Obey to Hold Earmarks Until Conference
House Appropriations Chairman David Obey (D-Wis.) said Tuesday he would not include earmarks in appropriations bills until they reach conference, angering some of his Republican counterparts and prompting accusations that Democrats were going against their pledge to reform and bring transparency to the earmarking process.
Obey said because of the delay of the deadline for earmark requests Appropriations ranking member Jerry Lewis (R-Calif.) had sought, along with the crush of business the committee has dealt with since the beginning of the year, the spending panel has not had time to fully vet each earmark.
“We’ve been a little busy, first off, dealing with last year’s mess” and with the war, Obey said.
Obey said by waiting until conference reports, he will have more time to make sure abusive, embarrassing earmarks do not make the final cut.
“It’s my job to protect the committee,” he said.
Any such earmarks dropped into the conference report will comply with House disclosure rules, Obey promised.
“If we choose to insert earmarks in conference, it will be under the rules that require every one to be inserted by name,” he said.
But Republicans complain that Obey’s decision effectively bars Members from attempting to strike individual earmarks on the House floor, and they fear Democrats could use the threat of losing earmarks as a club over Republicans.
Lewis himself ripped Obey’s plan. He said he did not seek as long an extension on earmark requests as Obey granted, and he complained that consideration of Bush administration earmarks also was being delayed.
“It’s a fundamental violation of our committee, and our committee wouldn’t be around for long if we do that,” Lewis fumed, adding that under Obey’s plan, “You set aside a pool of money that just sits there,” until Obey decides in conference how to spend it.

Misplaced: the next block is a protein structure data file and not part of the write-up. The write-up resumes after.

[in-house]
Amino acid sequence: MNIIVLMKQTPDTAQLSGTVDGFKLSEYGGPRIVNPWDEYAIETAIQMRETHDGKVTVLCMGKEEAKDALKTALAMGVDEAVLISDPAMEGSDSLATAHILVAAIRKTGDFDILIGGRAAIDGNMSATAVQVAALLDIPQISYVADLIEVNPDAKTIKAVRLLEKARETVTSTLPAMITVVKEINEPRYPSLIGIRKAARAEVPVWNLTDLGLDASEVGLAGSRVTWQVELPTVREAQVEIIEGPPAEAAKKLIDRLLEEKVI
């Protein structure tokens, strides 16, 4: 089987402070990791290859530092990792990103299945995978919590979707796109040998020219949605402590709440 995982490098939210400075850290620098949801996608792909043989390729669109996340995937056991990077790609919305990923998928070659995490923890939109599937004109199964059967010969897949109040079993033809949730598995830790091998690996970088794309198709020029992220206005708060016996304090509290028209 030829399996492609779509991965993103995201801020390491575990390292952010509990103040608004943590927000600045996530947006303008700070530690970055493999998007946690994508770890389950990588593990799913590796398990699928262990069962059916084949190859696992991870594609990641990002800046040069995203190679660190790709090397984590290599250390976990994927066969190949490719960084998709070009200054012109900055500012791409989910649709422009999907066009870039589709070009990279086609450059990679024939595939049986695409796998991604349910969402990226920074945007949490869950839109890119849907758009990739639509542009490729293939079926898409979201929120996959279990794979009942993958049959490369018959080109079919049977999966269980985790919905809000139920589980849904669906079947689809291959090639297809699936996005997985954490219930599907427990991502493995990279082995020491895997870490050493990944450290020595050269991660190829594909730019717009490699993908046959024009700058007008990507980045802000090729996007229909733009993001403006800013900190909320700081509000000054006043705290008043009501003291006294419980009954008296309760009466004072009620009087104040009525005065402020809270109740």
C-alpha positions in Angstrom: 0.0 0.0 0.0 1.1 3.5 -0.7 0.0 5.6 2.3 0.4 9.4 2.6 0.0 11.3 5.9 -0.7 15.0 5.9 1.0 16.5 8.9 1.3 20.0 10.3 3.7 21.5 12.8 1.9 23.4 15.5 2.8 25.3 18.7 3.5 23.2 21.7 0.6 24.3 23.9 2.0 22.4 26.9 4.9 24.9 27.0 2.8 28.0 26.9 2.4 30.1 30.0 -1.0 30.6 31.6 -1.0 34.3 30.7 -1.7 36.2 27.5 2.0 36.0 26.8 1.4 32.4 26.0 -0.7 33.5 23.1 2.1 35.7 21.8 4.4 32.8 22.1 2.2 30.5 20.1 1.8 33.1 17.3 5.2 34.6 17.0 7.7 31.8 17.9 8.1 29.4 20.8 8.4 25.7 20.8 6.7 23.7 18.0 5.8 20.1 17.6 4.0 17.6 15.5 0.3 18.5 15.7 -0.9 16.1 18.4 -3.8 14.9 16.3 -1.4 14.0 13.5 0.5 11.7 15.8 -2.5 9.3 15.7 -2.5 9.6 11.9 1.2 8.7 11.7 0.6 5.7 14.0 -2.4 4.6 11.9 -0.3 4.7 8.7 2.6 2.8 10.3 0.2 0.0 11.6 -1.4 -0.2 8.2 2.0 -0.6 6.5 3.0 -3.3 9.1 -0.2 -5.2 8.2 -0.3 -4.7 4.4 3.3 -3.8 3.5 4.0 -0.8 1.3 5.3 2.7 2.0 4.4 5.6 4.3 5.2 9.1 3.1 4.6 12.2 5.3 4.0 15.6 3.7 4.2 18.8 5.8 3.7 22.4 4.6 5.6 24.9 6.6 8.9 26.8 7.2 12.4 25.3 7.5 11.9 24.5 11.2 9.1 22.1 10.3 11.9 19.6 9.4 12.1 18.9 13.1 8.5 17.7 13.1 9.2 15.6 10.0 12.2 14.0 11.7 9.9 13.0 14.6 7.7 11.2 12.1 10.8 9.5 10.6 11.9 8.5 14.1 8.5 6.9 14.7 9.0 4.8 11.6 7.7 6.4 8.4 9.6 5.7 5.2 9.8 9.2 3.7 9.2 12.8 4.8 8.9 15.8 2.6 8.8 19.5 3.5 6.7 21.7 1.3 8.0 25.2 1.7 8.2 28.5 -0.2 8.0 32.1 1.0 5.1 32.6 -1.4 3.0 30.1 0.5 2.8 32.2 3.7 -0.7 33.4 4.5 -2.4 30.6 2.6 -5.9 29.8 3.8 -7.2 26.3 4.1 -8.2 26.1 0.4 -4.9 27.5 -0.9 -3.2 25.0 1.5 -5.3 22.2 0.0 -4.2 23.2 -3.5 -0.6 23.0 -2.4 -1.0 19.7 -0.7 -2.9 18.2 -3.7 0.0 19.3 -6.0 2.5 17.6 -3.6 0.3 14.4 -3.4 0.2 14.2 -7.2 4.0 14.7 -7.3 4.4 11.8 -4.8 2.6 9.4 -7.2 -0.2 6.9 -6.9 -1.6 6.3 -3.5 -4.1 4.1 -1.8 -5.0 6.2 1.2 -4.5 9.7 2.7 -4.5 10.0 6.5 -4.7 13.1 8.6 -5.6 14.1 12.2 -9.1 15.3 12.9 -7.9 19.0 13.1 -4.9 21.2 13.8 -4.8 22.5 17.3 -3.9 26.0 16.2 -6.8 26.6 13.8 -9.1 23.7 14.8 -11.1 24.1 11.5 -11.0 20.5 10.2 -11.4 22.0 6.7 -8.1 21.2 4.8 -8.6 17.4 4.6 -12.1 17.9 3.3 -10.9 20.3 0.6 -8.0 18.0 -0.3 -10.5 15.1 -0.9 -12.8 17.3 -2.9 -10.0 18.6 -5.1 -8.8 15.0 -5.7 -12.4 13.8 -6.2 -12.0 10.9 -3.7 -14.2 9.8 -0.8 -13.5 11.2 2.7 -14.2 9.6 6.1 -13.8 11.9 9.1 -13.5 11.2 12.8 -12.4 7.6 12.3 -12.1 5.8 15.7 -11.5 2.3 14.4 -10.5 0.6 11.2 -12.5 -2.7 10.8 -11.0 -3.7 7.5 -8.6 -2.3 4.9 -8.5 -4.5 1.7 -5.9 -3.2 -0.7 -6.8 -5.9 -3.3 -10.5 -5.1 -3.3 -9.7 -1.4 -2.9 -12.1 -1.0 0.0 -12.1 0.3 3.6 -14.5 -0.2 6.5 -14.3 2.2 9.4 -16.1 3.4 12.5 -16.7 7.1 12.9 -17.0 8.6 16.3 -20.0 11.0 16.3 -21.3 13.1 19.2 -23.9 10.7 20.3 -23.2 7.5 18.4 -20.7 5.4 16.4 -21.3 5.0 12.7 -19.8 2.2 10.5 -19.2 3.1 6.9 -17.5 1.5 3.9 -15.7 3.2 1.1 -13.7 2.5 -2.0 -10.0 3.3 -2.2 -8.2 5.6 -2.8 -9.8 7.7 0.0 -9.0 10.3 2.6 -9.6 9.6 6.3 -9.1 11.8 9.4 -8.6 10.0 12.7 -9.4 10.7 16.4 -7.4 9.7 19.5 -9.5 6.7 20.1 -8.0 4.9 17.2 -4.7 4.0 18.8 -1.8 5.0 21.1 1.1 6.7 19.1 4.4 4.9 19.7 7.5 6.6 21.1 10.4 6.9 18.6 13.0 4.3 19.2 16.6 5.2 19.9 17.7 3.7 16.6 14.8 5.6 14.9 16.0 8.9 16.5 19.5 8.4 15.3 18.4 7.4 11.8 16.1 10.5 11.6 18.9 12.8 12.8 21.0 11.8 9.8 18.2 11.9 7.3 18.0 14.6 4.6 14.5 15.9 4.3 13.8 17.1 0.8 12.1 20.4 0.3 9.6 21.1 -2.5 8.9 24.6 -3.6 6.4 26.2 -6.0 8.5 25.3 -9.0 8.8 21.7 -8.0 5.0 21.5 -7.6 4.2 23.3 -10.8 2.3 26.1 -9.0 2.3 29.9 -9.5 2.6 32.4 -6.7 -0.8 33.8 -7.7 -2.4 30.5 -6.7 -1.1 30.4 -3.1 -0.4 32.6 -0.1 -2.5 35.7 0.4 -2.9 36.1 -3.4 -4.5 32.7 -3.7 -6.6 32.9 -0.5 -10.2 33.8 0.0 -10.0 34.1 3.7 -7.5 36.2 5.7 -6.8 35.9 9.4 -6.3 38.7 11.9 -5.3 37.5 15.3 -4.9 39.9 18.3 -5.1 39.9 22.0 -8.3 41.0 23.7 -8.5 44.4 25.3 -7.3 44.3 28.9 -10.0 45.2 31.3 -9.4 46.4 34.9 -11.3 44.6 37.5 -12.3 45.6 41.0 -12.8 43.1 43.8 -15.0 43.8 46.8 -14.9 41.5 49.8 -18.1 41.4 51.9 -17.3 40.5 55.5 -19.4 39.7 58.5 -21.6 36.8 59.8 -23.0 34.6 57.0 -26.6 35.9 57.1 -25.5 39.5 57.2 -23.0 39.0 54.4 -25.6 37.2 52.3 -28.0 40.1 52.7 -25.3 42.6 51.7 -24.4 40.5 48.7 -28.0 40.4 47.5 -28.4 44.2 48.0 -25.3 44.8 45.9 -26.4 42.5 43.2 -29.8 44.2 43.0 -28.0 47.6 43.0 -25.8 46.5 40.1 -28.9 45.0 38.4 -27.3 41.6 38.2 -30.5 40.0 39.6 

Rep. Jeff Flake (R-Ariz.), who offered 39 amendments on the floor to strip earmarks last year, albeit with scant success, complained air-dropping earmarks into conference reports would mean none would see the light of day until it was too late to do anything about them.
“As bad as the earmark process is now, this would make it immensely worse,” Flake said. Flake noted that he had praised the Democratic earmark reforms in January as at least better than what the Republicans had managed to accomplish.
Rep. Jack Kingston (R-Ga.) said Obey’s plan could make sense if his real aim is to get the Senate to show its hand on earmarks first, but he said Obey needs to reassure Republicans that their earmarks will not be shortchanged.
“If Members think it’s going to be majority rules in conference, it’s going to be tough to get Republican support,” Kingston said.
Rep. Jeb Hensarling (Texas), chairman of the conservative Republican Study Committee, said Democrats had been running away from earmark reforms, citing the allegation that Appropriations subcommittee on Defense Chairman John Murtha (D-Pa.) had threatened the earmarks of Rep. Mike Rogers (R-Mich.).
“George Orwell would be proud to hear a party say they will be at forefront of reforming the earmarking process only to do the opposite,” Hensarling said. “I think the Democrats have spoken loudly and clearly that they don’t intend to do anything about the earmark mess. They are in full retreat.”
Brian Kennedy, a spokesman for House Minority Leader John Boehner (R-Ohio), said the move “seems like another broken promise when it comes to delivering an open and deliberative Congress.” Kennedy said limiting the review of earmarks to conferences could increase the chances for mischief, not decrease them.
Obey dismissed the GOP’s complaints, specifically those of Lewis.
“I don’t know who Jerry is to lecture anyone about how to pass an appropriations bill,” Obey said, noting last year’s appropriations logjam.
Obey also said that as far as his treatment of administration earmarks are concerned, he was trying to engage in a “civics lesson that earmarks don’t start with the Congress, they start with the executive branch.” Obey said the bills will spell out the administration’s requests and earmarks in detail.
“If that offends Jerry, that’s too bad,” Obey said.